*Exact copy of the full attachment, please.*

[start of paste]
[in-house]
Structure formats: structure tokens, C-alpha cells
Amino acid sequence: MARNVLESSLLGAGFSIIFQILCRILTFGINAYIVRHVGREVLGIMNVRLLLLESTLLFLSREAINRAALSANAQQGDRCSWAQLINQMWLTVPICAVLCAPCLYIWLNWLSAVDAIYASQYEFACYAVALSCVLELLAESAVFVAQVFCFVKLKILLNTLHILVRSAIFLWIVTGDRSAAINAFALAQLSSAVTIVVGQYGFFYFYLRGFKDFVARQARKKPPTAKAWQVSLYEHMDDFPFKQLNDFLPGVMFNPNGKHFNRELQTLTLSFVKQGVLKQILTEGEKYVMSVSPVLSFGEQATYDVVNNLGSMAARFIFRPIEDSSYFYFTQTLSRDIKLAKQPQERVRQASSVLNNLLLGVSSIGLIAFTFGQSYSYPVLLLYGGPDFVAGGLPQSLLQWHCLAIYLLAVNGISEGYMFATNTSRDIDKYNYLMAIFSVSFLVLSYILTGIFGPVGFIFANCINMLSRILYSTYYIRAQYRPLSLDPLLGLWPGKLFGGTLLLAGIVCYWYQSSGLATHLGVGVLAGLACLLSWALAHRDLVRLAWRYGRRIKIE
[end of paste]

[in-house]
Structure formats: structure tokens, C-alpha cells
Amino acid sequence: MARNVLESSLLGAGFSIIFQILCRILTFGINAYIVRHVGREVLGIMNVRLLLLESTLLFLSREAINRAALSANAQQGDRCSWAQLINQMWLTVPICAVLCAPCLYIWLNWLSAVDAIYASQYEFACYAVALSCVLELLAESAVFVAQVFCFVKLKILLNTLHILVRSAIFLWIVTGDRSAAINAFALAQLSSAVTIVVGQYGFFYFYLRGFKDFVARQARKKPPTAKAWQVSLYEHMDDFPFKQLNDFLPGVMFNPNGKHFNRELQTLTLSFVKQGVLKQILTEGEKYVMSVSPVLSFGEQATYDVVNNLGSMAARFIFRPIEDSSYFYFTQTLSRDIKLAKQPQERVRQASSVLNNLLLGVSSIGLIAFTFGQSYSYPVLLLYGGPDFVAGGLPQSLLQWHCLAIYLLAVNGISEGYMFATNTSRDIDKYNYLMAIFSVSFLVLSYILTGIFGPVGFIFANCINMLSRILYSTYYIRAQYRPLSLDPLLGLWPGKLFGGTLLLAGIVCYWYQSSGLATHLGVGVLAGLACLLSWALAHRDLVRLAWRYGRRIKIE